But, now picture this. This letter was received by an elderly widow living alone who, for the first time in her life, has a significant investment account to worry about. Key words…to worry about. This letter made her worry. This letter upset her. The letter was from a bank. Banks are serious stuff. It sounded as though there was a problem. Whose problem was it? Hers or the bank’s? What should she do about it? Needless to say, it didn’t help that the Branch Manager never made good on the promise to call and follow up.

 Charles de Gruchy remembers how it was

Relationship marketing…is it relevant Strategy Magazine January 06, 1999

I get a lot of mail. Probably because I go out of my way to get mail. But, I can count on one hand the number of commmunications I’ve ever received that you might call “relationship building”. Sure, I’ve had lots of newsletters and sample packs and special offers and shiny plastic cards and mailings trying to sell me more stuff.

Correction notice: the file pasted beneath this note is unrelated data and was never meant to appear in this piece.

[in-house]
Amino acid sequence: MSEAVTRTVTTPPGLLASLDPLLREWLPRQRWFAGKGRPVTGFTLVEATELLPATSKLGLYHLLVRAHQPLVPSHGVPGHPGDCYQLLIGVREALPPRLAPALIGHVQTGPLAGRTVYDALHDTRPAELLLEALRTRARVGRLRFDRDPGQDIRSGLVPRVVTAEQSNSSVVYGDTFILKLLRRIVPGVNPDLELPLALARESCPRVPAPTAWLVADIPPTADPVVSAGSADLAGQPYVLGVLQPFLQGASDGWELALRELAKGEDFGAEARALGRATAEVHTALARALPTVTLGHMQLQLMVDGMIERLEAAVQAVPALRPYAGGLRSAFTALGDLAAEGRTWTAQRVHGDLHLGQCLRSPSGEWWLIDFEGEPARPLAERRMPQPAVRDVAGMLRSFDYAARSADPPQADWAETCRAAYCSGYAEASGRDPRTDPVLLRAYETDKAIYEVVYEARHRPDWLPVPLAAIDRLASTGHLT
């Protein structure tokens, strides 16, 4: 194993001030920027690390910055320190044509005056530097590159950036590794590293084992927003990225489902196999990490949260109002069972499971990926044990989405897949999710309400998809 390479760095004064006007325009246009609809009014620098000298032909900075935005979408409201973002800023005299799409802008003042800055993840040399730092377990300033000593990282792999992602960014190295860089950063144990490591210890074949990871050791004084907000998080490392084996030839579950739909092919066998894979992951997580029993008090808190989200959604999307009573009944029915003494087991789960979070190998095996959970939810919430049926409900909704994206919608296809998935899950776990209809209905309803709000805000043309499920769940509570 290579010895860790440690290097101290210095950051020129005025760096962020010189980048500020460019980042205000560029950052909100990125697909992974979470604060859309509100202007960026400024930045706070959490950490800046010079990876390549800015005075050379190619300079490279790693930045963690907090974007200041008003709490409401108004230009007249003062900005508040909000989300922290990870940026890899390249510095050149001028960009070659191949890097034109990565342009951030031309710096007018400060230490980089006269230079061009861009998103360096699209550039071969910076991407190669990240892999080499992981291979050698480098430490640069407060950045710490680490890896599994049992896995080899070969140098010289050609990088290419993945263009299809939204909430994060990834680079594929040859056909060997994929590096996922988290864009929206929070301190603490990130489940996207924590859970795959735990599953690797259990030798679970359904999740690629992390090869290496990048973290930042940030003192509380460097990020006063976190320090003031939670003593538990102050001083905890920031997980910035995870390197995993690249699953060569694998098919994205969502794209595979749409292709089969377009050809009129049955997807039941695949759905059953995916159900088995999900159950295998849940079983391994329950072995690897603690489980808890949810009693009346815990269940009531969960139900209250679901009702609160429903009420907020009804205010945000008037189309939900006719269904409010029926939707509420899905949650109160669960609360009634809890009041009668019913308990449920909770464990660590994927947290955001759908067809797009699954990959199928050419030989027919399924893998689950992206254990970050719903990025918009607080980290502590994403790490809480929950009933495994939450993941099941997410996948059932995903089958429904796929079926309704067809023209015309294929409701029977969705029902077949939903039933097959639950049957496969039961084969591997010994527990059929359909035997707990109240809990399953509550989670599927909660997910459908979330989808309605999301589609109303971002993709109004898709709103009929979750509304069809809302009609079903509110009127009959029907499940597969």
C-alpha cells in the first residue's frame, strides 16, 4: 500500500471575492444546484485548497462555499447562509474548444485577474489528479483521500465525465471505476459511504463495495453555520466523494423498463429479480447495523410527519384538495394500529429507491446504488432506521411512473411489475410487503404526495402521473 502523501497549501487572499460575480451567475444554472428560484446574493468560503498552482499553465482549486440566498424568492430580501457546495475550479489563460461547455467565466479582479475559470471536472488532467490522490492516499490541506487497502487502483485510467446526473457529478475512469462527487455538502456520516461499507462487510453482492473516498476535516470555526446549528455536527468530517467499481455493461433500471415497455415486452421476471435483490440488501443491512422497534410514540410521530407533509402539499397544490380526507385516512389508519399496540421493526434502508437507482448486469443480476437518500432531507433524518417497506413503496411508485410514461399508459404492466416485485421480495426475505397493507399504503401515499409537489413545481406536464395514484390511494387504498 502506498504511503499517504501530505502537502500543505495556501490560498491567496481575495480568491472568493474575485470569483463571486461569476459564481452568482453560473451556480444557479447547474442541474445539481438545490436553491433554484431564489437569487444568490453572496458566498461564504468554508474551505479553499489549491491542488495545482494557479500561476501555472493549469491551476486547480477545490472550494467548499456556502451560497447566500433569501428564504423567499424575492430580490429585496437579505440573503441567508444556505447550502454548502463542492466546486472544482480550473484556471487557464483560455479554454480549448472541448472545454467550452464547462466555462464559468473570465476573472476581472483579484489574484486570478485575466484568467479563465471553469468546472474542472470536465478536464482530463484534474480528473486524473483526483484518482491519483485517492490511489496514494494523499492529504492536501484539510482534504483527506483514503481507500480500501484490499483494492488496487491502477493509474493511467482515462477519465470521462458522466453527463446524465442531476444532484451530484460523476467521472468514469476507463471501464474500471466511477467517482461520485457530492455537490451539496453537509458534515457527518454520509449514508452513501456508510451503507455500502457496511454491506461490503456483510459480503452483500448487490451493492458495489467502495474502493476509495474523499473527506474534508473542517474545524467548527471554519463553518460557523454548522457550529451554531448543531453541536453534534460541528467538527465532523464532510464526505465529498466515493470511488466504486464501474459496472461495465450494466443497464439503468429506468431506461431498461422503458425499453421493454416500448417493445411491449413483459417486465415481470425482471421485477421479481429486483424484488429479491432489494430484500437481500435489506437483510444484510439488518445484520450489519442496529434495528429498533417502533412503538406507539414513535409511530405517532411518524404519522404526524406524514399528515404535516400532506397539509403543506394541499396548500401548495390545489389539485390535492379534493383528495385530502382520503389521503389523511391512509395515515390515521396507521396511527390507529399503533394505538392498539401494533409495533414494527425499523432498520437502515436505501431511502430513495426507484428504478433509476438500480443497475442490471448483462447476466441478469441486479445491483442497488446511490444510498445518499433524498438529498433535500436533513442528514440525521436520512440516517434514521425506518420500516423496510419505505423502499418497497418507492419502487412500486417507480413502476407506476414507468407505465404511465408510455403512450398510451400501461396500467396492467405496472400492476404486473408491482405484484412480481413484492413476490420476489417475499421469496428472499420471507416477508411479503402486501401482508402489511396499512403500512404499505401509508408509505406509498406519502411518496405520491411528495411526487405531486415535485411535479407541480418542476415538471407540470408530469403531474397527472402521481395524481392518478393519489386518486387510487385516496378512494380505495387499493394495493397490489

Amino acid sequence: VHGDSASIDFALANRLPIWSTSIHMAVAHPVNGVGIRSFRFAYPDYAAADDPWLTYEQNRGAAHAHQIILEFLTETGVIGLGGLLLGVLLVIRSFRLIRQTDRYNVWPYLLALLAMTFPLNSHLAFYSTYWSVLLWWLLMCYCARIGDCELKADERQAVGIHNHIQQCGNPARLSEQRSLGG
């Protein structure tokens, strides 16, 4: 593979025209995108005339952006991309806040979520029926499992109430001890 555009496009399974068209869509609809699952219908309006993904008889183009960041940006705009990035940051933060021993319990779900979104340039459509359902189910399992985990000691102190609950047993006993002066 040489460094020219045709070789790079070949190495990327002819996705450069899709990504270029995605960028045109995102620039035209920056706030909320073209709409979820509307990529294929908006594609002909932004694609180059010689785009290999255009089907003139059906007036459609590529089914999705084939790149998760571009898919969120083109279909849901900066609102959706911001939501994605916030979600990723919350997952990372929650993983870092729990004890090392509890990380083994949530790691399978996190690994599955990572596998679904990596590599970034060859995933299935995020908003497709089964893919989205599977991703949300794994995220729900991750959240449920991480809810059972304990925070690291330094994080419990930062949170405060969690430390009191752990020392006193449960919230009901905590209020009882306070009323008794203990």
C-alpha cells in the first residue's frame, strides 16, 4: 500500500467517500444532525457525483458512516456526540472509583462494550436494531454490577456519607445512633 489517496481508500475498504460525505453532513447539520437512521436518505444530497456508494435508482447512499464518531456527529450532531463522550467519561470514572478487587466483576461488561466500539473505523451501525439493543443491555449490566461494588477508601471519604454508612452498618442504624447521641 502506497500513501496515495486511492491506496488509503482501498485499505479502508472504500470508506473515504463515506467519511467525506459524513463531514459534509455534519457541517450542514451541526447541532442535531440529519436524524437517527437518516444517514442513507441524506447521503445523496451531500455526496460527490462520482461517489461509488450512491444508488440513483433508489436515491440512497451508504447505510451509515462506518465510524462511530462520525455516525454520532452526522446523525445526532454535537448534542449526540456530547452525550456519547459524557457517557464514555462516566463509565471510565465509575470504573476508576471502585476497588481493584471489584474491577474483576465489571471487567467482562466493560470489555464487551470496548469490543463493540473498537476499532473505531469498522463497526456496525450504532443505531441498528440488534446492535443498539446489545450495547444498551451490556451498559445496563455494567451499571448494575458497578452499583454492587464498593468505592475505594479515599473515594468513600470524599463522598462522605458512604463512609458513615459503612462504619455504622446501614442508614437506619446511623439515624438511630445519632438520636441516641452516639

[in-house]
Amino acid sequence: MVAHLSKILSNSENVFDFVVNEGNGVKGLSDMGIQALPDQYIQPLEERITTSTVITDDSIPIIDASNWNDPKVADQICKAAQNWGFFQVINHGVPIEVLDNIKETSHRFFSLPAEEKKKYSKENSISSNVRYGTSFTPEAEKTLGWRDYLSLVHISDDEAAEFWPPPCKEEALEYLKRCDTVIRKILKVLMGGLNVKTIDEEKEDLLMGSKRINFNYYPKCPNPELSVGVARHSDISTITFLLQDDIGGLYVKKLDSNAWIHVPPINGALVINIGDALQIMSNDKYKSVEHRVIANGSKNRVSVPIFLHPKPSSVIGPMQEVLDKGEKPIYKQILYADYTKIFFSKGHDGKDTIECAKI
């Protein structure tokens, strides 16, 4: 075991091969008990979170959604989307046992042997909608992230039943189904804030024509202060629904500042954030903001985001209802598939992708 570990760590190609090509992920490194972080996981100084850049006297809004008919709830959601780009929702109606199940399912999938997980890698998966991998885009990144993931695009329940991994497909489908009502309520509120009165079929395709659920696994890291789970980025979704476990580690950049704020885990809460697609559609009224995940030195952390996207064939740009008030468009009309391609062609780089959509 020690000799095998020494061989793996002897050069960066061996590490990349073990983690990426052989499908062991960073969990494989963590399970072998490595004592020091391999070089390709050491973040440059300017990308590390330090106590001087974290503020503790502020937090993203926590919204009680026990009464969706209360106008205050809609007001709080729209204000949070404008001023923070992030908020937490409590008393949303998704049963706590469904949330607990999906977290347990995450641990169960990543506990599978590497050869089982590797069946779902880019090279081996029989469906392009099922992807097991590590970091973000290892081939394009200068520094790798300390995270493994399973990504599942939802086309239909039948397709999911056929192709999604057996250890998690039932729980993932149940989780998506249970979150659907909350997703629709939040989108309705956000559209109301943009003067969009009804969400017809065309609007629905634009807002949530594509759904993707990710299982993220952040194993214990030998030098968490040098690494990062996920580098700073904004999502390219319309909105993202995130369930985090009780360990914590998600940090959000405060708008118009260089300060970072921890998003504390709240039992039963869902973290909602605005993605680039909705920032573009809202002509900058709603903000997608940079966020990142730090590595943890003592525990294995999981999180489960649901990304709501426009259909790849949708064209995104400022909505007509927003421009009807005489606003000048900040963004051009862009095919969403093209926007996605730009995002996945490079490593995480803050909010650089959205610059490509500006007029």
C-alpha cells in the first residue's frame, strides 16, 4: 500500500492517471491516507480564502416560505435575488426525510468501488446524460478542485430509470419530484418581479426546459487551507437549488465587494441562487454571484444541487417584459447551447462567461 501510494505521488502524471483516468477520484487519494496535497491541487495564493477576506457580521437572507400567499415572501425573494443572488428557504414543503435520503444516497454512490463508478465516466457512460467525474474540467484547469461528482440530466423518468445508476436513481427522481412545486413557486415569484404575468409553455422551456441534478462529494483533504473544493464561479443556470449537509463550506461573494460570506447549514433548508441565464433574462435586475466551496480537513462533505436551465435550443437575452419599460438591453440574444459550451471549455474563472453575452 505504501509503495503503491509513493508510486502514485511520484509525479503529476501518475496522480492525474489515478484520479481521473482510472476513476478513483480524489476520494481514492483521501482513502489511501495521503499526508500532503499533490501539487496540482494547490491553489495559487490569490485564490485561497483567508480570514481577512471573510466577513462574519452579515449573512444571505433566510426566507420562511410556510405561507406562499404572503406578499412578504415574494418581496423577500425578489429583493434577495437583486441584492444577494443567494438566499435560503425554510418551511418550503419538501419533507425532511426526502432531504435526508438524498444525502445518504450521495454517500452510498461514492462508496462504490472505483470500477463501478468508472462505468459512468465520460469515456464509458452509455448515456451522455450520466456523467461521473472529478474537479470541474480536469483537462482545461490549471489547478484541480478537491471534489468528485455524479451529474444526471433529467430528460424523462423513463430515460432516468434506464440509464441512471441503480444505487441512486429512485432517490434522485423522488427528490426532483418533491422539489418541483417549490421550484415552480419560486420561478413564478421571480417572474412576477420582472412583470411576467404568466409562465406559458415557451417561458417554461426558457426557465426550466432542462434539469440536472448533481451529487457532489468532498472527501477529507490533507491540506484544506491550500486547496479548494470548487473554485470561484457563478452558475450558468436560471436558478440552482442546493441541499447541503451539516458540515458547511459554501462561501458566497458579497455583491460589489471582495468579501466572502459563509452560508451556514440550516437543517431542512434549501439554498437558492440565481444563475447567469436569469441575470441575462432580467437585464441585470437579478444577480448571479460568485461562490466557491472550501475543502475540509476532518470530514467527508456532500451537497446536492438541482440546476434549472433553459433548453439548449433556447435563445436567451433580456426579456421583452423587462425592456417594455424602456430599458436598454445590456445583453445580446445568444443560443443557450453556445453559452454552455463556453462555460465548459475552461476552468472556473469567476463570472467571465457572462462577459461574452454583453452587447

But, remember we’re now dealing with consumers who are reducing the contents of their wallet to one piece of plastic and spending more time thinking about how to cheat on the next round of tax grabs rather than figuring out how many points it will take to “earn” a new set of tires?  Think about it. What’s the key to a good relationship? For starters, there’s the issue of what kind of relationship the two of you want. And, isn’t it also about conducting yourselves in a way that is relevant to what you’ve agreed the relationship will be?

I’ve often used the following bell curve to illustrate the different points in the “lifeycle” of customers during their tenure with a company. The relationship they have with you depends on where they “live” on the curve at any point in time. In a multi-product or services environment, a customer could be living at multiple stages. The problem is that most companies treat all customers the same. The solid line represents the current value of customers. The dotted line represents the objectives in targeting communications to each stage.